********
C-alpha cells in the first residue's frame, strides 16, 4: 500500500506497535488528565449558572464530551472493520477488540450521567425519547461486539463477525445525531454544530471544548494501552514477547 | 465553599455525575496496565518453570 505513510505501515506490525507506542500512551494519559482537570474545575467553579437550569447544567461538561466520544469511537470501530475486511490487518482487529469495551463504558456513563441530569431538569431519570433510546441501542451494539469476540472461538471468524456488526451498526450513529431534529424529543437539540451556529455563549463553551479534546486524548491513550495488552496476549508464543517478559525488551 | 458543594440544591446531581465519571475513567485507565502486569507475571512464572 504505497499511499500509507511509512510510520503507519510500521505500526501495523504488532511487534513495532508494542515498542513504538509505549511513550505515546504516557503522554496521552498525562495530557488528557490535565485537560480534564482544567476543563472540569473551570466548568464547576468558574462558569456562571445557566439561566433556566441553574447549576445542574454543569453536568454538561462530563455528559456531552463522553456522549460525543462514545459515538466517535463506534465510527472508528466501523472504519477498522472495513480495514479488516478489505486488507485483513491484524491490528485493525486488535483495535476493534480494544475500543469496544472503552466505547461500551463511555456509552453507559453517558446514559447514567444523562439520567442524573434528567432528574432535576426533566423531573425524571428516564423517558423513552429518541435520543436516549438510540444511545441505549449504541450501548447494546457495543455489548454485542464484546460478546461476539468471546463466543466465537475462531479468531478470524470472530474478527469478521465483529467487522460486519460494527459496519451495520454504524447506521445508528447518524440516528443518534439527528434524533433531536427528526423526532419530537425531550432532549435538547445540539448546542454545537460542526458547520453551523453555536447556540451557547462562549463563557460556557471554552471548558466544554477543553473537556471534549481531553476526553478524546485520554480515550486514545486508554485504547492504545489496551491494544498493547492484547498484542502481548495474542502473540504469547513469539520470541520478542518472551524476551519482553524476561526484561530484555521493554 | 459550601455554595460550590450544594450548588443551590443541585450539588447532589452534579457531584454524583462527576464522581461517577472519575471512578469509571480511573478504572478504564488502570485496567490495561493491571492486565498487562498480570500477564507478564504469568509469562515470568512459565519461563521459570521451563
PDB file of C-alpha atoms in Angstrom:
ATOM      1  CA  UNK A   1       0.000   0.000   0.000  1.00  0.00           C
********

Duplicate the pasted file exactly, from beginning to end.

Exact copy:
C-alpha cells in the first residue's frame, strides 16, 4: 500500500506497535488528565449558572464530551472493520477488540450521567425519547461486539463477525445525531454544530471544548494501552514477547 | 465553599455525575496496565518453570 505513510505501515506490525507506542500512551494519559482537570474545575467553579437550569447544567461538561466520544469511537470501530475486511490487518482487529469495551463504558456513563441530569431538569431519570433510546441501542451494539469476540472461538471468524456488526451498526450513529431534529424529543437539540451556529455563549463553551479534546486524548491513550495488552496476549508464543517478559525488551 | 458543594440544591446531581465519571475513567485507565502486569507475571512464572 504505497499511499500509507511509512510510520503507519510500521505500526501495523504488532511487534513495532508494542515498542513504538509505549511513550505515546504516557503522554496521552498525562495530557488528557490535565485537560480534564482544567476543563472540569473551570466548568464547576468558574462558569456562571445557566439561566433556566441553574447549576445542574454543569453536568454538561462530563455528559456531552463522553456522549460525543462514545459515538466517535463506534465510527472508528466501523472504519477498522472495513480495514479488516478489505486488507485483513491484524491490528485493525486488535483495535476493534480494544475500543469496544472503552466505547461500551463511555456509552453507559453517558446514559447514567444523562439520567442524573434528567432528574432535576426533566423531573425524571428516564423517558423513552429518541435520543436516549438510540444511545441505549449504541450501548447494546457495543455489548454485542464484546460478546461476539468471546463466543466465537475462531479468531478470524470472530474478527469478521465483529467487522460486519460494527459496519451495520454504524447506521445508528447518524440516528443518534439527528434524533433531536427528526423526532419530537425531550432532549435538547445540539448546542454545537460542526458547520453551523453555536447556540451557547462562549463563557460556557471554552471548558466544554477543553473537556471534549481531553476526553478524546485520554480515550486514545486508554485504547492504545489496551491494544498493547492484547498484542502481548495474542502473540504469547513469539520470541520478542518472551524476551519482553524476561526484561530484555521493554 | 459550601455554595460550590450544594450548588443551590443541585450539588447532589452534579457531584454524583462527576464522581461517577472519575471512578469509571480511573478504572478504564488502570485496567490495561493491571492486565498487562498480570500477564507478564504469568509469562515470568512459565519461563521459570521451563
PDB file of C-alpha atoms in Angstrom:
ATOM      1  CA  UNK A   1       0.000   0.000   0.000  1.00  0.00           C